Today is Bring Your Dog to Work Day!
While the benefits of the day might seem obvious to pet lovers, some of you might be a little befuddled. What are the benefits of bringing a dog to work?
Bringing your dog to work
Across the UK, all sorts of businesses allow pets in the workplace. You’ve probably met the office dog at a local estate agent or a quirky PR firm. But did you know that larger companies including Google, Zynga, and Nestlé also let people bring dogs into the office? As the owner of pet food brand, Purina, Nestlé actively encourages it as something that nicely supports its corporate identity.
Apart from the fact that they’re our best friends, why would we want to bring dogs to work?
The Benefits of Bringing Your Dog to Work
According to researchers, allowing dogs in the workplace can be beneficial for everyone involved. They reduce stress levels and increase team cohesion, leading to a happier and more productive workplace.
Dogs can be a great conversation starter and create positive relationships across a business. As anthropologist Kate Fox pointed out in her book Watching the English, we often need an excuse to start social interactions or express our emotions. Pets provide that excuse. People who bring their dogs to work often find that other employees stop to pet the dog and talk to them, creating new connections that make for a happier and more smoothly running workplace.
Bringing your dog to work is a fun perk for dog owners. It can save costs on pet care and make their working days more relaxed. It also benefits the pooch and other employees. People who don’t have dogs will sometimes ask to take their colleagues’ pets for walks. This means that people who can’t have pets experience some of the joy they bring, and that the dogs themselves get more exercise. As if all that positivity wasn’t enough, it’s a perk that can attract top staff if that talent has a pet.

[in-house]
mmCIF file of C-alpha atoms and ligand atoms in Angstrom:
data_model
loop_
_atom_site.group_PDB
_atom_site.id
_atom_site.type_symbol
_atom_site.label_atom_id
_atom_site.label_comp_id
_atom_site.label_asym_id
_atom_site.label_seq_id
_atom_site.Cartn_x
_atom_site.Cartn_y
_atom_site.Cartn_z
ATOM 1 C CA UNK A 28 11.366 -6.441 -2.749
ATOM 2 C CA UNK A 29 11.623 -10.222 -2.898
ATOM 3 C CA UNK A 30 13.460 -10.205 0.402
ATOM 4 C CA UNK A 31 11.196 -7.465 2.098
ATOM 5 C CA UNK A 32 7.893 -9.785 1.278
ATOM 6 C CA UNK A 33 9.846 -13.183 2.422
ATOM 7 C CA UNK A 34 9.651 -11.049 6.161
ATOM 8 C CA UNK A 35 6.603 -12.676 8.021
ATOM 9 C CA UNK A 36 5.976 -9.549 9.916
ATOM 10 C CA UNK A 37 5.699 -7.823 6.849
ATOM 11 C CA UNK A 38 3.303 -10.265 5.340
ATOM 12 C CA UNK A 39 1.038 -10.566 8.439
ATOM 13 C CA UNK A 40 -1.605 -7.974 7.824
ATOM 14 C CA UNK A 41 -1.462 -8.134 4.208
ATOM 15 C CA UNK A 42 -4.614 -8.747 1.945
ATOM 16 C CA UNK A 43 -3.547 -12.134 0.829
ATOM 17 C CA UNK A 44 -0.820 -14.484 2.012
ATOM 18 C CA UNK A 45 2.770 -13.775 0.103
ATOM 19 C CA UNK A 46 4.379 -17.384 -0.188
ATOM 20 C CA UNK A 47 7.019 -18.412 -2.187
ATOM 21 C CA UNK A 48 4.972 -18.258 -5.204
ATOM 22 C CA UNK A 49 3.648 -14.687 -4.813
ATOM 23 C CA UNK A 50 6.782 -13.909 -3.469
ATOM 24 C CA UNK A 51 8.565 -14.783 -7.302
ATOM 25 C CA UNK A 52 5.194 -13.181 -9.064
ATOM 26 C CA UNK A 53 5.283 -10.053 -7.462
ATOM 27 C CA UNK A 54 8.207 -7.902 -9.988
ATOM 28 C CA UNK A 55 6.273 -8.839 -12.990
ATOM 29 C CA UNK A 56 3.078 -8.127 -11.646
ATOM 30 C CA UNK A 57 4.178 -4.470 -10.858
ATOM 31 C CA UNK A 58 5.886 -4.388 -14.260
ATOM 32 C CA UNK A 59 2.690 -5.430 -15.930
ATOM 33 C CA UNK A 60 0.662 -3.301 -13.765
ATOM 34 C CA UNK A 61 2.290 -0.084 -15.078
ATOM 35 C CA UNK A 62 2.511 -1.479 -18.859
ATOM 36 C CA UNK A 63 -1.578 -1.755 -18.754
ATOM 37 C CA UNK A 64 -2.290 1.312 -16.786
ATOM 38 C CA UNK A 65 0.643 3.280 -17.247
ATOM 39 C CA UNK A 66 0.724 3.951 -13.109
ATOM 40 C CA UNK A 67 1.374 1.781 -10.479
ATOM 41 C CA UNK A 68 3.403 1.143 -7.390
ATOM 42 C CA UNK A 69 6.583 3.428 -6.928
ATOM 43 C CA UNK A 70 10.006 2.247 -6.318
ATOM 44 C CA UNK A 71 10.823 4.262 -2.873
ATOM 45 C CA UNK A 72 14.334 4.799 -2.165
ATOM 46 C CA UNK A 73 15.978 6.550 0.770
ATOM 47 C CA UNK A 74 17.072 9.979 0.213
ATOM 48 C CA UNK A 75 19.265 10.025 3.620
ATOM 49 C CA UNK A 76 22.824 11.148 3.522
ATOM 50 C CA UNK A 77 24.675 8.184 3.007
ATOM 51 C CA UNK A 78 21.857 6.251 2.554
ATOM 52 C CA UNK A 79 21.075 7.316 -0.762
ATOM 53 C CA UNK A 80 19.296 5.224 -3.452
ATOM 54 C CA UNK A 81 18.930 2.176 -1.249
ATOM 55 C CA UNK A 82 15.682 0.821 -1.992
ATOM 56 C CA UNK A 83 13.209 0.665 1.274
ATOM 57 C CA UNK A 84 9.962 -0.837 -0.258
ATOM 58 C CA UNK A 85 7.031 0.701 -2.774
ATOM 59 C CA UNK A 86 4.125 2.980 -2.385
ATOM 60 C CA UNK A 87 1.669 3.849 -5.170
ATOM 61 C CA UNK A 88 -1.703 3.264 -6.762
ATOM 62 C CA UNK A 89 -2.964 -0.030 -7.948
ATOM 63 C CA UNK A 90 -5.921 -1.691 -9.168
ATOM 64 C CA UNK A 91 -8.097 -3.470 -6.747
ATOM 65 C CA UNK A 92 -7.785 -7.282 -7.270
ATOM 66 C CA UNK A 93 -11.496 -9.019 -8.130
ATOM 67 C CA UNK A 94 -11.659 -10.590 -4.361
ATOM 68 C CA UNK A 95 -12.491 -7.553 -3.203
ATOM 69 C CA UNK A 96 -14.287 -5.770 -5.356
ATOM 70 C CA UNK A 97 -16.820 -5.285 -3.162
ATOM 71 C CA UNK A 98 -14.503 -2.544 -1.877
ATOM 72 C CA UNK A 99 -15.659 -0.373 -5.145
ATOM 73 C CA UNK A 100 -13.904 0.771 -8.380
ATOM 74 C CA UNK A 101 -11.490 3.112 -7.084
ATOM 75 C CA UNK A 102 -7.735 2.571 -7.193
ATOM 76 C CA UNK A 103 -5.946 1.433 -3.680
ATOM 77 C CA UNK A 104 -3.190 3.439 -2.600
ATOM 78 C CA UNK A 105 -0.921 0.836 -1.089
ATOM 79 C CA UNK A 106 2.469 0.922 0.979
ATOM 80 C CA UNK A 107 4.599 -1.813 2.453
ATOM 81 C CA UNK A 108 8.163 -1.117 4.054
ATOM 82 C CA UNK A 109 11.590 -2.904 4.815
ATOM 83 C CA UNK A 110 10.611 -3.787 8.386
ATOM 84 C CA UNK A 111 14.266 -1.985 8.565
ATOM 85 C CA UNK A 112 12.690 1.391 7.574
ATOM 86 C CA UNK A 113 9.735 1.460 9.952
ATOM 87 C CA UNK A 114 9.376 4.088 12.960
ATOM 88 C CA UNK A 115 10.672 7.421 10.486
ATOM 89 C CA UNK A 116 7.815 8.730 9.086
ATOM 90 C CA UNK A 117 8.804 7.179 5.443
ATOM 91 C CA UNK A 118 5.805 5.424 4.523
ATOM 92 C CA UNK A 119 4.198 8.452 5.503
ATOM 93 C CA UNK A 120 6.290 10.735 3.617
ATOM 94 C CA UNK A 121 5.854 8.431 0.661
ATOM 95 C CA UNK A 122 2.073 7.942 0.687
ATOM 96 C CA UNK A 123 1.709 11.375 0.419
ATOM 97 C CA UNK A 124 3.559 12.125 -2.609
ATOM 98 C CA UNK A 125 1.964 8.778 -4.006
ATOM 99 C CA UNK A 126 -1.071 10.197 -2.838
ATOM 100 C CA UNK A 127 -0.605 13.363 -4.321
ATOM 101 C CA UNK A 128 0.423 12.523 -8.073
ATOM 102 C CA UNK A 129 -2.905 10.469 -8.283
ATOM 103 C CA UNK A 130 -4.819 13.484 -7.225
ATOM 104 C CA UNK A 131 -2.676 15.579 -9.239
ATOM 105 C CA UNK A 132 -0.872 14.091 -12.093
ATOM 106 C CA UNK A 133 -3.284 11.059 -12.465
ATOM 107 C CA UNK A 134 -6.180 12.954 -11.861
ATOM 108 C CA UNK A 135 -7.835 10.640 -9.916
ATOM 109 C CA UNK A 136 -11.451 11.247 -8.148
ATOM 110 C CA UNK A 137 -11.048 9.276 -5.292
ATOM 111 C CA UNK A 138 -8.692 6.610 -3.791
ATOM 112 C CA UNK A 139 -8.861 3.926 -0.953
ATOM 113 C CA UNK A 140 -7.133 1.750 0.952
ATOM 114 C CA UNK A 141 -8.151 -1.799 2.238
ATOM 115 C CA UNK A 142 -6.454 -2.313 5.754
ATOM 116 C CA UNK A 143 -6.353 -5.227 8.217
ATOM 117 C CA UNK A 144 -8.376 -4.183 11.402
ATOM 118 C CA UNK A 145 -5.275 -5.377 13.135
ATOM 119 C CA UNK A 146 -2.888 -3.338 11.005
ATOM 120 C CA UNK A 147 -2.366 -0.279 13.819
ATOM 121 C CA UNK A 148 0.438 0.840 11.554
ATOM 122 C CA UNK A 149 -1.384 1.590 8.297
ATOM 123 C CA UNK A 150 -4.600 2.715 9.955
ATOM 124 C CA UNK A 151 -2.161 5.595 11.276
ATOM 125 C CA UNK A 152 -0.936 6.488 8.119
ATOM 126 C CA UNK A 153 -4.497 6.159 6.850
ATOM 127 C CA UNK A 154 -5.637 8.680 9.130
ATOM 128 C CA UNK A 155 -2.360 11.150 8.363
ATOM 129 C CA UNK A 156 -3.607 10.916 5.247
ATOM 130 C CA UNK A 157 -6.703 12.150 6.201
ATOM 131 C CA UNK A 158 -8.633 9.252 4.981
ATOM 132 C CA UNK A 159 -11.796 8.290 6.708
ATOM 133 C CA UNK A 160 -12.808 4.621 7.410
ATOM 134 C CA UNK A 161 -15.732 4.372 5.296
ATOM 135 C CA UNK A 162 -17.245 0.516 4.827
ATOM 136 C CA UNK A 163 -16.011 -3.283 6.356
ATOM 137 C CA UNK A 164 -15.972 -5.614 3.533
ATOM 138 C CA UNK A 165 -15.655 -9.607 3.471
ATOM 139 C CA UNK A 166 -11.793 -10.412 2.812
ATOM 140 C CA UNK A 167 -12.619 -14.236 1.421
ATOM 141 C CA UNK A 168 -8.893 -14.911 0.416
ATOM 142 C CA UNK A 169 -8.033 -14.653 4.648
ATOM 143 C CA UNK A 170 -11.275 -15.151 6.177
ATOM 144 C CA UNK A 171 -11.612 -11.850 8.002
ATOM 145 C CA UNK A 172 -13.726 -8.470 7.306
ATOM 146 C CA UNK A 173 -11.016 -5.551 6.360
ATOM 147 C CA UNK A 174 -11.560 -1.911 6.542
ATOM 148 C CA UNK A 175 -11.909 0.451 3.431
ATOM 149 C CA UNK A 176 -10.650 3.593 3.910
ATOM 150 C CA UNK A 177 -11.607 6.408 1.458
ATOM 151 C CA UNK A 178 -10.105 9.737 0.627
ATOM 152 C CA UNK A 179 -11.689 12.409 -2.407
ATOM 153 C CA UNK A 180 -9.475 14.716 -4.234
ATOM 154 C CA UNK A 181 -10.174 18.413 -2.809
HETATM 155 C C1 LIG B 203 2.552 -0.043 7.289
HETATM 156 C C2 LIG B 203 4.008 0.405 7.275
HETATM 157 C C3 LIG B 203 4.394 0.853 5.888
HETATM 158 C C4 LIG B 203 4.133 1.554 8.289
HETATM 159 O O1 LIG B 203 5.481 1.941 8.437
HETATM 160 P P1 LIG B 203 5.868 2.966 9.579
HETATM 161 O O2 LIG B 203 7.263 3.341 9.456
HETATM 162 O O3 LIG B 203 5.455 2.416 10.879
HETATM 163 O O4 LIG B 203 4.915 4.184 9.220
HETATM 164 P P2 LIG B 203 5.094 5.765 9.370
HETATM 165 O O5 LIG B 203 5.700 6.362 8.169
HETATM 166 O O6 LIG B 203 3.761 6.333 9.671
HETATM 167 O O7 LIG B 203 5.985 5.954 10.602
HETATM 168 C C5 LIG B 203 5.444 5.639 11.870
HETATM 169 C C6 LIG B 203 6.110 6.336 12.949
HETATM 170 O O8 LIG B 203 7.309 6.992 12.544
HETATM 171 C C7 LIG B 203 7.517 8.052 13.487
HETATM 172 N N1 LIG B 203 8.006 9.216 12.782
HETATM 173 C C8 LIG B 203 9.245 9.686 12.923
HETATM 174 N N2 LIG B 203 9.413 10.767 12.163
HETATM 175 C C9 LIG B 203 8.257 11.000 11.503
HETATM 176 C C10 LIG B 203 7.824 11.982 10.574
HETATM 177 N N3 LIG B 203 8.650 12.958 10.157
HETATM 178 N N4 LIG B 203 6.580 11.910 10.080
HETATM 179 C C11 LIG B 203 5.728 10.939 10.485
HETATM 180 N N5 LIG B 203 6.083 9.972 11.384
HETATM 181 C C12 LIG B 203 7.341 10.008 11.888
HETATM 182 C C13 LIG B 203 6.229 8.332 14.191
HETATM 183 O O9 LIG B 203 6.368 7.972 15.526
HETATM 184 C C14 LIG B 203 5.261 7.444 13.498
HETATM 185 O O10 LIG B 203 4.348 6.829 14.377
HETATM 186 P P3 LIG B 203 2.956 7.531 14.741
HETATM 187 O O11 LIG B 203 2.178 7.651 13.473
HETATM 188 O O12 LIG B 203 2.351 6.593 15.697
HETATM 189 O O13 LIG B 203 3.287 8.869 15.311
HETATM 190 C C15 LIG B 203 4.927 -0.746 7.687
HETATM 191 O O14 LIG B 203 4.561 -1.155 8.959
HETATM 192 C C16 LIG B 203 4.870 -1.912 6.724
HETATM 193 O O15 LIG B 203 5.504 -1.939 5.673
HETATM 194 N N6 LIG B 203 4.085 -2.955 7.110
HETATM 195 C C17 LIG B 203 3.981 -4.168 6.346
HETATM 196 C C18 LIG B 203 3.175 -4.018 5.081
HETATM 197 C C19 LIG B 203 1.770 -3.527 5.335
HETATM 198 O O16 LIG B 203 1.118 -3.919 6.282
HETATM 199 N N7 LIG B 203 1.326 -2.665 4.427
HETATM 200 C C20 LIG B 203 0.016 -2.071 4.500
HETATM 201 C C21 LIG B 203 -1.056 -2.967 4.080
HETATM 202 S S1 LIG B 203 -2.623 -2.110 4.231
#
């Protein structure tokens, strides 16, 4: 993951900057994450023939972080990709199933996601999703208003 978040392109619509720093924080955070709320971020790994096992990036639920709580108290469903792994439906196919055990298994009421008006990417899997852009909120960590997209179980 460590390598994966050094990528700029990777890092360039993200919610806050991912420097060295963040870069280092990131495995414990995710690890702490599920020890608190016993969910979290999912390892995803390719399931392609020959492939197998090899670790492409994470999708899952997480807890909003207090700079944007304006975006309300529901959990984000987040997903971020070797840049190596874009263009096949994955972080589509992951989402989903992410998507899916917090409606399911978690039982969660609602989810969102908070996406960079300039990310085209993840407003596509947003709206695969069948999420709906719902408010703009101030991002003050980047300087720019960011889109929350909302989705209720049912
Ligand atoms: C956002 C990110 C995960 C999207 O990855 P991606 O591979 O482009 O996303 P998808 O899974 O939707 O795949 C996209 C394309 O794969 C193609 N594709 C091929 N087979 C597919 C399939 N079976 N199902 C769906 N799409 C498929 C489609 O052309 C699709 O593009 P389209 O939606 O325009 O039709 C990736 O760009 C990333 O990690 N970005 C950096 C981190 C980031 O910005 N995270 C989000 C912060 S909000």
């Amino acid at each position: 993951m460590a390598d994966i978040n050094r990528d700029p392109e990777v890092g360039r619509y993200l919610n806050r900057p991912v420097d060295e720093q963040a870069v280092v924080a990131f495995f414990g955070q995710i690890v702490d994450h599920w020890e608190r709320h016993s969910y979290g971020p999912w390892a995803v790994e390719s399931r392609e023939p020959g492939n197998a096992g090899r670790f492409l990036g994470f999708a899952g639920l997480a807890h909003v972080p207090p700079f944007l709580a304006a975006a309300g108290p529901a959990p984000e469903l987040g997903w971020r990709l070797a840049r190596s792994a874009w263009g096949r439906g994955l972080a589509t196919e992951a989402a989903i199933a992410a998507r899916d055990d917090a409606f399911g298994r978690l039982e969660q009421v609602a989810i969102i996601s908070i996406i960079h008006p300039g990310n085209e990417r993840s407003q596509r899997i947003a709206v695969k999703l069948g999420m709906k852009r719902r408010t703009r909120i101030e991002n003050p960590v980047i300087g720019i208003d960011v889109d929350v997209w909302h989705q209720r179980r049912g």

As the Nestlé example illustrates, dogs in the office can enhance a company’s image. They present a relaxed, friendly atmosphere. That can help any company attract customers, not just one that’s focused on pet-related products.
They create a friendly atmosphere, attract new talent, promote work-life balance – what is not to love?
Of course, there are reasons why not every company allows pets in the workplace. Fear of change is the biggest obstacle to anything unusual, and it’s good to overcome that. But there are also practical considerations.
Some of the challenges are behavioural, both for people and for pets. It’s easy for staff to get distracted by a dog in the office, especially if dogs get each other excited. The balance is key between dogs helping people relax, increasing productivity, and the point when they’re getting in the way.
How a pet behaves is key. If it’s going to damage the furniture or spend the whole time being noisy, it’s not suitable for an office environment.
Then there are the legal issues. You need to make sure that you know where acts of dog fit into your insurance policies. Also consider if pets breach health and safety standards. Also, some of your employees may be allergic to dogs, or have a deep fear of them. These are all considerations to think through when deciding if you should let dogs into your workspace.
Like any workplace issue, you can deal with this through a clear and comprehensive set of policies.
This might include defining the behavioural standards office dogs must meet, assigning areas they can and can’t go (for example not in eating areas), encouraging regular flea and worm treatments, and how to deal with any mess or damage. Giving each individual dog a trial run before letting them visit regularly is important.
That might sound time consuming, but like most policies, once it’s written up the first time, the work is mostly done. Setting a couple of rules is a small price to pay for the benefits office dogs can bring, through reducing stress and bringing colleagues closer together. Put some signs up around your office and on the outside of the building so people know to expect a fluffy friend when they arrive. You could also consider having meeting rooms and break out spaces as dog-free areas.